In the initial ICC Arbitration case, Essar Oilfield Services v Norscot Rig Management Ltd, the arbitrator found in favour of Norscot Rig Management Ltd and ruled that Essar was liable to pay damages to Norscot Rig Management Pvt Limited for repudiatory breach of an operations management agreement.

The arbitrator ruled that Norscot should be awarded £4 million, of which £1.94 million of litigation funding costs should be recoverable in full against Essar under both the combined effect of the Arbitration Act 1996 (the Act), section 59(1) and section 63(3) and article 31(1) of the 1998 ICC Rules or article 37(1) of the 2012 ICC Rules.

Prior to the case Norscot secured third party funding, which consisted of an advance of £647,086.49, which was repayable either at 300% of the sum advanced from the damages recovered, or 35% of the damages, whichever was the greater.

During the case the arbitrator said that Essar had intended to financially cripple Norscot and as a consequence, “Norscot had no alternative, but was forced to enter into litigation funding… The funding costs reflect standard market rates and terms for such facility.”

“The conduct of the respondent before and during the dispute was a blatant attempt to drive Norscot ‘from the judgment seat’. … They pursued their claims with courage and determination. They undertook a huge financial burden and gamble in entering into the funding arrangement.

“It was blindingly obvious to [Essar] that the claimant …would find it difficult if not impossible to pursue its claims by relying on its own resources. The respondent probably hoped that this financial imbalance would force the claimant to abandon its claims.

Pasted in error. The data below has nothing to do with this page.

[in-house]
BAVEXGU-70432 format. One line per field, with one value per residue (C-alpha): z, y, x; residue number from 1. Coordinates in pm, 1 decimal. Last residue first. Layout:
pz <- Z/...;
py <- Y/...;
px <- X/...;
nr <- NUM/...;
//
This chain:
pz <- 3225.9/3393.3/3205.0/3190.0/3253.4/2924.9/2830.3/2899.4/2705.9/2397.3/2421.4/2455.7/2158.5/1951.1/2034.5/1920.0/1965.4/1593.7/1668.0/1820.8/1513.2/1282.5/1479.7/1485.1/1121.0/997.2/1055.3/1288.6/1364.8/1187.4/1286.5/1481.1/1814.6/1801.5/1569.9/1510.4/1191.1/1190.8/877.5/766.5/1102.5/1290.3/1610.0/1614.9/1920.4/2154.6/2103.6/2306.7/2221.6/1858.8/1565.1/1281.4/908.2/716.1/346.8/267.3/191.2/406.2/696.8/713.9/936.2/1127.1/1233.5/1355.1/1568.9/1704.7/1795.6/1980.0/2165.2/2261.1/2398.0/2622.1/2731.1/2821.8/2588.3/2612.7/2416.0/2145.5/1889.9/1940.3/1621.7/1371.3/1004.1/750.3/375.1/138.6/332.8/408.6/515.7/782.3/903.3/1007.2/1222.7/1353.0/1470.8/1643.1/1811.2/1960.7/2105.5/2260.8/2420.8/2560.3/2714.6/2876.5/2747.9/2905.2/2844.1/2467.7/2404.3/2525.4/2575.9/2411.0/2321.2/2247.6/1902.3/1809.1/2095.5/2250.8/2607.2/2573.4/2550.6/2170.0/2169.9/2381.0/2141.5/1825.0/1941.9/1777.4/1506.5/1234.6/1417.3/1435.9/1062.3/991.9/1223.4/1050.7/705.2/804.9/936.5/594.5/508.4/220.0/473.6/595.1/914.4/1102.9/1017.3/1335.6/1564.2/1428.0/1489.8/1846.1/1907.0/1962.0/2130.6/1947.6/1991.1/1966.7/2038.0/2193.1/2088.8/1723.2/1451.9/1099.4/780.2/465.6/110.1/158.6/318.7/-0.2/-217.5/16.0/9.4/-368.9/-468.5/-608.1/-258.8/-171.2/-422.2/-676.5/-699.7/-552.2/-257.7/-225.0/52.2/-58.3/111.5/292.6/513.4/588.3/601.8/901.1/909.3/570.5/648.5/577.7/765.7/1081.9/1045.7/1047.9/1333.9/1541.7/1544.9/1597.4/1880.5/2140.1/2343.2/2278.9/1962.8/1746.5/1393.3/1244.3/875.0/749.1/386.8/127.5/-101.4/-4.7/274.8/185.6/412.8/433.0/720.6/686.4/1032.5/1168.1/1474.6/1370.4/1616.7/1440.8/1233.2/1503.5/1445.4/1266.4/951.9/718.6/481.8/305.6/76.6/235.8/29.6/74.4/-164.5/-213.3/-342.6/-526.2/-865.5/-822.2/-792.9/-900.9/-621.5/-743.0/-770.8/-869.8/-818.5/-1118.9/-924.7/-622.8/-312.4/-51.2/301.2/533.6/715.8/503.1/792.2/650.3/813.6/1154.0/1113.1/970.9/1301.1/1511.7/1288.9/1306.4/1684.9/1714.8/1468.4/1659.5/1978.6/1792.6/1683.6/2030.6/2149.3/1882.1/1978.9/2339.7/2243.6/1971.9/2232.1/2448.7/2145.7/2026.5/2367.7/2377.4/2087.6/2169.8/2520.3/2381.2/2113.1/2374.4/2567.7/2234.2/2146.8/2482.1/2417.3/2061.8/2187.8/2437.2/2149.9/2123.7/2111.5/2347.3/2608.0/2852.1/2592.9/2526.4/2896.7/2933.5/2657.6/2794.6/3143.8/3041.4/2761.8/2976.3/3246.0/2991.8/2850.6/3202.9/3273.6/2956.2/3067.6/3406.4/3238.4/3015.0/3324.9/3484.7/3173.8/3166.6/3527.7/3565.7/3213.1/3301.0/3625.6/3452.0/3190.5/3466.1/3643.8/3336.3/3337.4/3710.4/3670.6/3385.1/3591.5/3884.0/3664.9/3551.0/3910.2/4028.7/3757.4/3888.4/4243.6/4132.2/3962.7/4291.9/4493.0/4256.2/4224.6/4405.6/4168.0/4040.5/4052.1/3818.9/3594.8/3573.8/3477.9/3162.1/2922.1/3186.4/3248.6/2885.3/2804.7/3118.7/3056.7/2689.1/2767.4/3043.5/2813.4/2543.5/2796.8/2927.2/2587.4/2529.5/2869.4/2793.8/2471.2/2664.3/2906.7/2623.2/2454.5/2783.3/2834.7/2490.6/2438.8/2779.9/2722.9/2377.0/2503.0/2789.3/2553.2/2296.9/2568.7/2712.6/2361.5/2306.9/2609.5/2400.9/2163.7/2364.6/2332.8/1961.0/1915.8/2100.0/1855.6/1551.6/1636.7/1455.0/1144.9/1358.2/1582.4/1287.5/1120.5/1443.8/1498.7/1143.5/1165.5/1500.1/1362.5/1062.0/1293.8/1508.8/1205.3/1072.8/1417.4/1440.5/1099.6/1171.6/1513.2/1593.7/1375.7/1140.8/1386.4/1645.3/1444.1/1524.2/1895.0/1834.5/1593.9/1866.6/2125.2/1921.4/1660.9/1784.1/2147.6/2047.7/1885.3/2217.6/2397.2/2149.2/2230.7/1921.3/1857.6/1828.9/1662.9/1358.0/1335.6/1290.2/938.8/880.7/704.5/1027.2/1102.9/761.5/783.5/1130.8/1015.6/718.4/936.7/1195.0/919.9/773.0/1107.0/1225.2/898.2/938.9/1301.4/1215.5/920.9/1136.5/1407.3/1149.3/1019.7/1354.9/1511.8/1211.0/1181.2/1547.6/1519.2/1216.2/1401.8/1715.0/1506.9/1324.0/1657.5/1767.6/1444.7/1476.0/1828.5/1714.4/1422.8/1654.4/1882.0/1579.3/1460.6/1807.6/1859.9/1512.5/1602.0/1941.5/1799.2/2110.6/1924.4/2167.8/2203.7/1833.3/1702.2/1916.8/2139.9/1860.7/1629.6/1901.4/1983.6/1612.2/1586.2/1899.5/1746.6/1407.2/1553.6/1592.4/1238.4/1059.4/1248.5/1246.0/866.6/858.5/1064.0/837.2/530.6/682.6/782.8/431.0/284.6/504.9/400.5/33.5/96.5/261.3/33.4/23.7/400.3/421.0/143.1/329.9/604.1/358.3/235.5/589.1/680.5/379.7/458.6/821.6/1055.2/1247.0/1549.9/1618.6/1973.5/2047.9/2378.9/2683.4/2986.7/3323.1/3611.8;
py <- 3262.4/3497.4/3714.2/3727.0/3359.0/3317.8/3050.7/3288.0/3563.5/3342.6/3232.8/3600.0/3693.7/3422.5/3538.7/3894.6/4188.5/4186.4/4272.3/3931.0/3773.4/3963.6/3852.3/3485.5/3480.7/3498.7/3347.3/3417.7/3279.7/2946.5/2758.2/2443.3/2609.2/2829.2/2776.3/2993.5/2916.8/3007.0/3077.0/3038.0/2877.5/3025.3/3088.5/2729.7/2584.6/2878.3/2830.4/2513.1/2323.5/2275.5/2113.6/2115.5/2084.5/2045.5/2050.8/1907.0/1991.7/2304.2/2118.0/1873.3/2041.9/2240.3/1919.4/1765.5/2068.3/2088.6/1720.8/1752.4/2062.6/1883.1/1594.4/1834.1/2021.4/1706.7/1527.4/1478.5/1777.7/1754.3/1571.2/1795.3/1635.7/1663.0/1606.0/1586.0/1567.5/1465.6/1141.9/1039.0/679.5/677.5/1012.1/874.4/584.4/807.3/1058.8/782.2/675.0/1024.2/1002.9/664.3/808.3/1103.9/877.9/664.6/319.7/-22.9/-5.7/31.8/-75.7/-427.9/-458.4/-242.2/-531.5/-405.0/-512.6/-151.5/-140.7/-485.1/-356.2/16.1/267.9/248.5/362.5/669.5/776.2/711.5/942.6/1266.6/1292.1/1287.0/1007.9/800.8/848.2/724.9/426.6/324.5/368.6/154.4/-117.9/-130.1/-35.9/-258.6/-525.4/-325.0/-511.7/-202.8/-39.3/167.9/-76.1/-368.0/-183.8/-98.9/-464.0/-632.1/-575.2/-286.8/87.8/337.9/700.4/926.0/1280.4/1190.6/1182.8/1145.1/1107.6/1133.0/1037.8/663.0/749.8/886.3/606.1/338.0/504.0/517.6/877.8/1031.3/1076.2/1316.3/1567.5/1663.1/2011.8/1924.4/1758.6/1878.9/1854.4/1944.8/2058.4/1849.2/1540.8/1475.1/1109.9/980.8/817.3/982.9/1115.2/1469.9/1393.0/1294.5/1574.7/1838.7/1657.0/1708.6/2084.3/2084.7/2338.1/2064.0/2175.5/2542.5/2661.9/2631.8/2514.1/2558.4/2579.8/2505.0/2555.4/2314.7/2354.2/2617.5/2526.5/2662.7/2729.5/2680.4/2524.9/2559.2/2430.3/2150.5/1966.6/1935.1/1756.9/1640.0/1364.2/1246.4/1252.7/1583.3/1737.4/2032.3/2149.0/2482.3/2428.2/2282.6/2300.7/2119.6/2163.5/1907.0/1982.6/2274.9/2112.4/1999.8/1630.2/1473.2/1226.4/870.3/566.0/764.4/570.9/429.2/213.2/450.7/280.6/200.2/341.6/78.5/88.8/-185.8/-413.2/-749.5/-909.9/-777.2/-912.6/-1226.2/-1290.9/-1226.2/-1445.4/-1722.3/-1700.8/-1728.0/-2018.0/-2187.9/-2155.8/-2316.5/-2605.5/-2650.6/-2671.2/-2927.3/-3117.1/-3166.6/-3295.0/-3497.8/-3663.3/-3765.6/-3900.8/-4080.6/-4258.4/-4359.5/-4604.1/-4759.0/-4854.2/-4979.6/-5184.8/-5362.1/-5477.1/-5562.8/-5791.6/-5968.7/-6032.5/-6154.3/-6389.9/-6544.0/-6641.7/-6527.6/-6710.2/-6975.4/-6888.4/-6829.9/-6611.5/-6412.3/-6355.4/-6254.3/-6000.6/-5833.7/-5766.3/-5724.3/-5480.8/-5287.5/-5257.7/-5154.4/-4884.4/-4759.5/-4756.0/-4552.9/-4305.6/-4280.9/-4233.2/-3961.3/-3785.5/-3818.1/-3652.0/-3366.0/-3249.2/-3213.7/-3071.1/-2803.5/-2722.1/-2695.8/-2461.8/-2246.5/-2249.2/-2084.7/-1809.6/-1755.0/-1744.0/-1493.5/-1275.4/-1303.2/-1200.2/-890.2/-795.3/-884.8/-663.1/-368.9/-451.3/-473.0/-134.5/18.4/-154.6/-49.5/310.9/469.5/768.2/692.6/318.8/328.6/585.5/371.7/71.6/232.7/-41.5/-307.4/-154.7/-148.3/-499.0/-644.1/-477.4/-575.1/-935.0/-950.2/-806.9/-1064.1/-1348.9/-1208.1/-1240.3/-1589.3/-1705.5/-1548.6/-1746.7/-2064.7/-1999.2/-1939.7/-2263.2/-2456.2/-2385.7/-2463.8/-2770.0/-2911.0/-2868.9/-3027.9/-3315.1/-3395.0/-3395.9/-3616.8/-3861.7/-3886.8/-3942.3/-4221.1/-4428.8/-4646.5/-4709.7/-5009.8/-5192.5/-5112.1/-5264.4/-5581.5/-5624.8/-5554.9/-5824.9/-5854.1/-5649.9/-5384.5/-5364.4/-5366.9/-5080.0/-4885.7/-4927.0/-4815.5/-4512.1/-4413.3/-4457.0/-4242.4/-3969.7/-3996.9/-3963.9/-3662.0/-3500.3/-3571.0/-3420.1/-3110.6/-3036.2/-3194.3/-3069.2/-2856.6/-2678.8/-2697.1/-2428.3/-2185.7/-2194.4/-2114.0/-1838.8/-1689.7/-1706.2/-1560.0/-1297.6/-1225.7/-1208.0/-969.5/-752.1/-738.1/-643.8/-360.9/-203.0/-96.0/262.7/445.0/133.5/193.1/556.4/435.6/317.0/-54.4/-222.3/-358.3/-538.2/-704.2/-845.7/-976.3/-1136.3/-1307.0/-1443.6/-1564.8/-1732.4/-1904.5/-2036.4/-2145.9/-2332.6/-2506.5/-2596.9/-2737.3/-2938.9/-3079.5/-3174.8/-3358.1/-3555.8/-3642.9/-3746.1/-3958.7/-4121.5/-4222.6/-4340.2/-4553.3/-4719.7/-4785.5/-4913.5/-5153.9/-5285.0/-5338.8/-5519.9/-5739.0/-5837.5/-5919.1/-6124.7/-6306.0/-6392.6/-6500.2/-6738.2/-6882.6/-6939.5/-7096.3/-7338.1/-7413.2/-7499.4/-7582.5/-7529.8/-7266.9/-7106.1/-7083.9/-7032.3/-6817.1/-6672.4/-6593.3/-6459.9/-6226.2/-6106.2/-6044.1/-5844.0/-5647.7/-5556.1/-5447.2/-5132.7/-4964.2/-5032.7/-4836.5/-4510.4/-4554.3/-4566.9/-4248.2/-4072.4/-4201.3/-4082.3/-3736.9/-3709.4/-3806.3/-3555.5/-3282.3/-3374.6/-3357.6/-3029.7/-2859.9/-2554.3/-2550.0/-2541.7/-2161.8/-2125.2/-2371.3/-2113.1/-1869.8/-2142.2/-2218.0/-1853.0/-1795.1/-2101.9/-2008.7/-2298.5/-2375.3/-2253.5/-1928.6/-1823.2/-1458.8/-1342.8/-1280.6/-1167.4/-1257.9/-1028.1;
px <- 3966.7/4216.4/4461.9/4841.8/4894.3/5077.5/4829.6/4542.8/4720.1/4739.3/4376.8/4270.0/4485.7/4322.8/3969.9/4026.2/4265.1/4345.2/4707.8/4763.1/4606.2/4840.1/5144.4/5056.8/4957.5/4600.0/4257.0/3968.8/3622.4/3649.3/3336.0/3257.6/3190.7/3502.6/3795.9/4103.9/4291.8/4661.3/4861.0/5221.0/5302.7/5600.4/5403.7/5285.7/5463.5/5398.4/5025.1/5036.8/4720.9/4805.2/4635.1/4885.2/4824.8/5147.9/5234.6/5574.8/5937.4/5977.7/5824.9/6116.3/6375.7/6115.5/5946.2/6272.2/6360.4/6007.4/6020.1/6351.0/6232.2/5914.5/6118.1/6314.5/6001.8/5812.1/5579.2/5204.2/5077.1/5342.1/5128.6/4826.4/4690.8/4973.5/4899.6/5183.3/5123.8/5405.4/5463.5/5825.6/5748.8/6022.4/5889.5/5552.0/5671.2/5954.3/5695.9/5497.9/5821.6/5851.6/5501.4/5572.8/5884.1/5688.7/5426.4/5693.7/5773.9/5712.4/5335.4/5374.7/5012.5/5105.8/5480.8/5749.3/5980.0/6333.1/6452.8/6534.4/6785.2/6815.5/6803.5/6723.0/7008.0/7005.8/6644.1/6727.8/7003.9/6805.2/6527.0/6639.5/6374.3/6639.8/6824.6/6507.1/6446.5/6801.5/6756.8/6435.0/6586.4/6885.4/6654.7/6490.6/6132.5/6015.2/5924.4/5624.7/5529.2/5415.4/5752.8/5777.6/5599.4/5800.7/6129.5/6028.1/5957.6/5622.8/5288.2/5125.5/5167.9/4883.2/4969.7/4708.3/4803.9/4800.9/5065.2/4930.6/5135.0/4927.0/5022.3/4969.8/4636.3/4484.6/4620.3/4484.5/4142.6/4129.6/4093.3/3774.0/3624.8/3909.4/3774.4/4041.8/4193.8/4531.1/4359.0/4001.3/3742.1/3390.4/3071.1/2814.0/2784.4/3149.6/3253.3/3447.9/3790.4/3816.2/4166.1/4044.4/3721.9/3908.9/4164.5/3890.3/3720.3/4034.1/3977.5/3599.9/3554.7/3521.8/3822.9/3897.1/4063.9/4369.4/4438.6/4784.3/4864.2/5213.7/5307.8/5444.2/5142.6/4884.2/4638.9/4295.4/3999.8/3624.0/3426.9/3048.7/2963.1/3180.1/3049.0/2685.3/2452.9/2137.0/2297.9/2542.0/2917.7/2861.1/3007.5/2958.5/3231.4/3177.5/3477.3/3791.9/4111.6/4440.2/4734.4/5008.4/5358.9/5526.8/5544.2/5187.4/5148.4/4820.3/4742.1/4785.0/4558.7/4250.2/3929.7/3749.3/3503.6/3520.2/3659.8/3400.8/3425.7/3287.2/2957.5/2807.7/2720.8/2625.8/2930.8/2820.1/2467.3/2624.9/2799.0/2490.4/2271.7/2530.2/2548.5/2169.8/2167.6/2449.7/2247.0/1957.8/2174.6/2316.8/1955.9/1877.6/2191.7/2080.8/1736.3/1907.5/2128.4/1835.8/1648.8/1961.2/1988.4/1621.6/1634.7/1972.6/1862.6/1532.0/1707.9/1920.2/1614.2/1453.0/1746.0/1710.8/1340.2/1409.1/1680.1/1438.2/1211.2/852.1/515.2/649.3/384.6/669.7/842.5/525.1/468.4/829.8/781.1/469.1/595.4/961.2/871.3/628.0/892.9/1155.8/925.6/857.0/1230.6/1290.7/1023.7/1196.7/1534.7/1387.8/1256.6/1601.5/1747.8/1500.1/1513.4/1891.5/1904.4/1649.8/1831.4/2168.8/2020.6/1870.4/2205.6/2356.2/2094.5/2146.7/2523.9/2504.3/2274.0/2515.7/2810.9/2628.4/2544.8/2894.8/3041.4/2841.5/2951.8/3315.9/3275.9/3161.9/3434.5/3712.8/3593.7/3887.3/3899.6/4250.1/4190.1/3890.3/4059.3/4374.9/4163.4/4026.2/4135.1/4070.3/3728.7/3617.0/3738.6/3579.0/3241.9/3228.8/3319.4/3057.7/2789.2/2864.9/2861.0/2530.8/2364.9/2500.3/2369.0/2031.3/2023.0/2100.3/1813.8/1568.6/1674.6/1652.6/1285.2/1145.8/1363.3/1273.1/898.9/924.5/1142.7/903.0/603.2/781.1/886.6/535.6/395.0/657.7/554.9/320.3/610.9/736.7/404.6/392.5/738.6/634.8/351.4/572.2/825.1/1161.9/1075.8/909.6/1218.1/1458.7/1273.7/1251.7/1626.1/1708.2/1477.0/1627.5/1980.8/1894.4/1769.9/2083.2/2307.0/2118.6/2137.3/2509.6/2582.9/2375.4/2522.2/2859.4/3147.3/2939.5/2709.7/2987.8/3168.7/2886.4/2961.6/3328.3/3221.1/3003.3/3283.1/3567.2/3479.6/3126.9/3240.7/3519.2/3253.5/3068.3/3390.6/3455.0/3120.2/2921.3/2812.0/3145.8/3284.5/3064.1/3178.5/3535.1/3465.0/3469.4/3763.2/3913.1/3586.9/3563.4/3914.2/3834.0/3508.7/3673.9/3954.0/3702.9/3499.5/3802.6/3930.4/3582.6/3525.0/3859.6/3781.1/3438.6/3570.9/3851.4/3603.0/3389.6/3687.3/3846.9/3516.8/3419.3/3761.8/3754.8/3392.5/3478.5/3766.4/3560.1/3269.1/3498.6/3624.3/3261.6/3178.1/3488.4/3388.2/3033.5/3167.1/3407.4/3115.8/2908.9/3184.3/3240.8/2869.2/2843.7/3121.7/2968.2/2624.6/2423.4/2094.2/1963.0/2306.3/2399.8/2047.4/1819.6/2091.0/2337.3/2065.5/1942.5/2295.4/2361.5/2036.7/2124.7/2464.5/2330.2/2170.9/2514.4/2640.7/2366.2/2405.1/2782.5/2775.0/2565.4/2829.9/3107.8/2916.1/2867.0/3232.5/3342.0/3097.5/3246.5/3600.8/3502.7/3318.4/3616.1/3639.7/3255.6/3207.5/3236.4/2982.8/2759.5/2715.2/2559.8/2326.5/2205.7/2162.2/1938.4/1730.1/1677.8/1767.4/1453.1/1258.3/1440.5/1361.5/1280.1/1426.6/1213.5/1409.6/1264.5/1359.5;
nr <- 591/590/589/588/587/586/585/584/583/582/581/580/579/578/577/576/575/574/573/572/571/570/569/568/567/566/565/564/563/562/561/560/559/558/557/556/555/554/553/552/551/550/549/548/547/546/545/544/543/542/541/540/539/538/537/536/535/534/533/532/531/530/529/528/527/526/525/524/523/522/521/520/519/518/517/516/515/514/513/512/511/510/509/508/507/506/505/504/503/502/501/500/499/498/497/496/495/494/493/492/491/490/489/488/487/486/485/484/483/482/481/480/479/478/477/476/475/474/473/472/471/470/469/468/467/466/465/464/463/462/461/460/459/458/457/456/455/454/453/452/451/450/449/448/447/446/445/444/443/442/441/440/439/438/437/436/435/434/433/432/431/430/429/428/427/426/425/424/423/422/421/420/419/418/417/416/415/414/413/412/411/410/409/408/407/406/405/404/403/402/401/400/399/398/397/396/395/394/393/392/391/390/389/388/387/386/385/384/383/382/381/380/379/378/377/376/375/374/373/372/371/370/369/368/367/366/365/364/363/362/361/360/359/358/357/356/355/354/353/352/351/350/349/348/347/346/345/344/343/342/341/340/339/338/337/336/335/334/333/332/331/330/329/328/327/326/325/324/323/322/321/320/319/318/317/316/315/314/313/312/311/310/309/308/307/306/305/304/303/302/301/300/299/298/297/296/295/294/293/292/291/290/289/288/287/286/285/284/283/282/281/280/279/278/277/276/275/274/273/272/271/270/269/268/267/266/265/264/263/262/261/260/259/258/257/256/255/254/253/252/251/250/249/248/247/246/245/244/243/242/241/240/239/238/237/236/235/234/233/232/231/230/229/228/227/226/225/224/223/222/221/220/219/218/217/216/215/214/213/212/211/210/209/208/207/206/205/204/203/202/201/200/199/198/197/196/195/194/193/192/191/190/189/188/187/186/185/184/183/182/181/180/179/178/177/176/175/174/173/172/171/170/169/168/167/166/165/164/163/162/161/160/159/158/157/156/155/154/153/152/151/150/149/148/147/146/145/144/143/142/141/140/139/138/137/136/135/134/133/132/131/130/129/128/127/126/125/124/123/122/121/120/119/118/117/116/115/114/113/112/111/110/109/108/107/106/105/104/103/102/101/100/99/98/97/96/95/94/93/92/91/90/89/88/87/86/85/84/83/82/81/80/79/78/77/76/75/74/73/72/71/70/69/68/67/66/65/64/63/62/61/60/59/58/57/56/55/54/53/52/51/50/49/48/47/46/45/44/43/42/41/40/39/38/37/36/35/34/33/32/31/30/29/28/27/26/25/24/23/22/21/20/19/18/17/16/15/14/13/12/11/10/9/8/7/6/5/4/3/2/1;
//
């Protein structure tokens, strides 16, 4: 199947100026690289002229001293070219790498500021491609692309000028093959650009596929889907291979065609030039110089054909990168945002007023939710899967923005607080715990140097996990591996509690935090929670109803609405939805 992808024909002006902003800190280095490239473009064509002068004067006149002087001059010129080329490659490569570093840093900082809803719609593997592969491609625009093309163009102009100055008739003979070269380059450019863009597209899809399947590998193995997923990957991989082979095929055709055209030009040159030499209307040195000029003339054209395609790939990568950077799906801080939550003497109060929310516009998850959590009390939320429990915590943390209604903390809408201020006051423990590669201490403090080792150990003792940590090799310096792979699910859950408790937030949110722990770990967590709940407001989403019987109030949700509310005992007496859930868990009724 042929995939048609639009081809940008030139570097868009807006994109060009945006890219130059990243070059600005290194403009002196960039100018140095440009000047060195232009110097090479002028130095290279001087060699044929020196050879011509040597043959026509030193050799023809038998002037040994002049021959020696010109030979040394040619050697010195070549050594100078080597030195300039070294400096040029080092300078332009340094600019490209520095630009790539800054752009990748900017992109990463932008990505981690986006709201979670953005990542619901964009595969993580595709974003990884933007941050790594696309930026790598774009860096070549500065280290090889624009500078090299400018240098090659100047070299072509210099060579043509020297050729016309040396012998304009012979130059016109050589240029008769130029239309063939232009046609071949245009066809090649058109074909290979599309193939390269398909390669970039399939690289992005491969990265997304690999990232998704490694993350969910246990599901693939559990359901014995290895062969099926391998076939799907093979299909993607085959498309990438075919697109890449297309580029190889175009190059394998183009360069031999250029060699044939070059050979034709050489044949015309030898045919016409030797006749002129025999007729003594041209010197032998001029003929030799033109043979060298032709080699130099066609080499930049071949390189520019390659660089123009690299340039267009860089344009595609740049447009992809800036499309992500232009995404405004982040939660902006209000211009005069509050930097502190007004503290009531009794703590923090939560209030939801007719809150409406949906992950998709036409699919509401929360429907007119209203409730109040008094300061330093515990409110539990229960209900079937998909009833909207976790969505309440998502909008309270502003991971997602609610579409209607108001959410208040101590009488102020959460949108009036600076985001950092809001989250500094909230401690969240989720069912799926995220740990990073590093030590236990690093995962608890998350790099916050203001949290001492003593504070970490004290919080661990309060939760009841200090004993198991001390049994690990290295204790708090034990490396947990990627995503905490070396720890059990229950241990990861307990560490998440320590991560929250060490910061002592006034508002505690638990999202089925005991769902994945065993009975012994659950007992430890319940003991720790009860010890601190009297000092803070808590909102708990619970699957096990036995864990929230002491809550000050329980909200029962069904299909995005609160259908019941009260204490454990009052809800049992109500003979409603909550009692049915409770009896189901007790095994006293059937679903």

This decision was appealed by Essar, who claimed that the arbitrator had exceeded his powers such that it constituted a ‘serious irregularity’, which would cause substantial injustice to Essar if the litigation costs had to be paid.

The arbitrator argued that the additional litigation funding costs were fully recoverable as “other costs of the parties” under Section 59(1) © of the Act and refuted Essar’s claims that it amounted to a ‘serious irregularity’.

The ruling was then taken to the High Court, which concluded that the arbitrator had not exceeded their jurisdiction and that it was not an “erroneous use of an available power” for them to interpret that Norscot’s third party funding legal financing costs fall under the definition of other costs’.

Judge Waksman QC, sitting as a Judge of the High Court, concluded: “Therefore, as a matter of language, context and logic, it seems to me that ‘other costs’ can include the costs of obtaining litigation funding. The expression should not be confined by some legal straightjacket imposed by reason of what a court might or might not be permitted to order. All that this conclusion entails is that such litigation funding costs falls within the arbitrator’s general costs discretion.”

Whilst this ruling is interesting it unfortunately does not offer any binding precedent beyond the boundaries of the relevant arbitration forum, and yet the implications for this decision may be far reaching.

By making this judgement, the Court has shown that it is willing to accept the idea that third party/litigation funding costs, are in very limited circumstances, recoverable from the losing Defendant